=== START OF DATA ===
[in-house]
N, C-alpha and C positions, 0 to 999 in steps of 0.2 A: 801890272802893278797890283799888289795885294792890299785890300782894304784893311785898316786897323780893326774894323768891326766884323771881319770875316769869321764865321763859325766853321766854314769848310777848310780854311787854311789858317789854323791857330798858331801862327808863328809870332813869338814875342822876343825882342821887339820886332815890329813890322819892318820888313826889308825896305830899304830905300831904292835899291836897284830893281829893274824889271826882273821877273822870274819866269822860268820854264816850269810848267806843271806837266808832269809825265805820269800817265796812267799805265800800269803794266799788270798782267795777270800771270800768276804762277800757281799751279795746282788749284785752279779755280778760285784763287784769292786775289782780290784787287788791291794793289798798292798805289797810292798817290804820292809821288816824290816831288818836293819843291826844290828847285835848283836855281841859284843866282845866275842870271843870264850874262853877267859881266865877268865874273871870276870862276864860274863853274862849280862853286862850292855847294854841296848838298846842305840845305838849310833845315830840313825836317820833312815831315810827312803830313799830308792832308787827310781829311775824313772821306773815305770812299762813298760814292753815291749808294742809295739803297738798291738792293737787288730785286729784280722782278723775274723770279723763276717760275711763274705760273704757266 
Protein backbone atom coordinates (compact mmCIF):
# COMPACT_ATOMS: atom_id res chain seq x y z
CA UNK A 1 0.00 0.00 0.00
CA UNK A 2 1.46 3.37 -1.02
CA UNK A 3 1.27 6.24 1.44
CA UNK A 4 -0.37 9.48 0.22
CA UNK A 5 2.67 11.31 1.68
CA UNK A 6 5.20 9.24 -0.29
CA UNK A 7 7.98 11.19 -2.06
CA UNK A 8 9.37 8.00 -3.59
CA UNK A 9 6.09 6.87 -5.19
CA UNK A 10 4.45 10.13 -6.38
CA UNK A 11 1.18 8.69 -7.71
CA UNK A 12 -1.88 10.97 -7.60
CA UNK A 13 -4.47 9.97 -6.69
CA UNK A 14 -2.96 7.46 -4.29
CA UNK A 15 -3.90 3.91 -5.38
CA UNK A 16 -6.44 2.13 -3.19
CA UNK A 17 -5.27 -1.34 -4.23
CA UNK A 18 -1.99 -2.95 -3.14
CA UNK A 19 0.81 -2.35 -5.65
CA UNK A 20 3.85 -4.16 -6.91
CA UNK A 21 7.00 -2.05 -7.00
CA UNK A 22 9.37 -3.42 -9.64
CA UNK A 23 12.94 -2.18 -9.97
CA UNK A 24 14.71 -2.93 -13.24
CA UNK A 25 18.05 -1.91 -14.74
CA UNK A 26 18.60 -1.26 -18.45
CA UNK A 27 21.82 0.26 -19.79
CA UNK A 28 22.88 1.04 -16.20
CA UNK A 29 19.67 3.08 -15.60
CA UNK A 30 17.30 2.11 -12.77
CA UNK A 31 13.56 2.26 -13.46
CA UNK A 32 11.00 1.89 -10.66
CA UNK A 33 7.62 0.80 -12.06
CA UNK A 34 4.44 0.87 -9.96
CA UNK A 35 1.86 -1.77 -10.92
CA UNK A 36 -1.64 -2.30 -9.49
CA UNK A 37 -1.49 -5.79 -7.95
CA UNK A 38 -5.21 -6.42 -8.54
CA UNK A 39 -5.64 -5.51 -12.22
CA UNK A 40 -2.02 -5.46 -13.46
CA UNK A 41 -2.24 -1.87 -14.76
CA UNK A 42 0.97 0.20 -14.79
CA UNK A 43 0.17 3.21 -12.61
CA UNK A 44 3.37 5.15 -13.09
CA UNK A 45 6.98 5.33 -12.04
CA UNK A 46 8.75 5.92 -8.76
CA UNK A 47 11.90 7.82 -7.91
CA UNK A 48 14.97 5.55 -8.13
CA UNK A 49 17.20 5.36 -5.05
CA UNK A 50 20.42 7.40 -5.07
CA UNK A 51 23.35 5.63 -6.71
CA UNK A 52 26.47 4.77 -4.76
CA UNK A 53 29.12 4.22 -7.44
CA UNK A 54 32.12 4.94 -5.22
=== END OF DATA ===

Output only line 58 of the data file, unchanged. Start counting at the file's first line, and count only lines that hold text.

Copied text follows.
CA UNK A 54 32.12 4.94 -5.22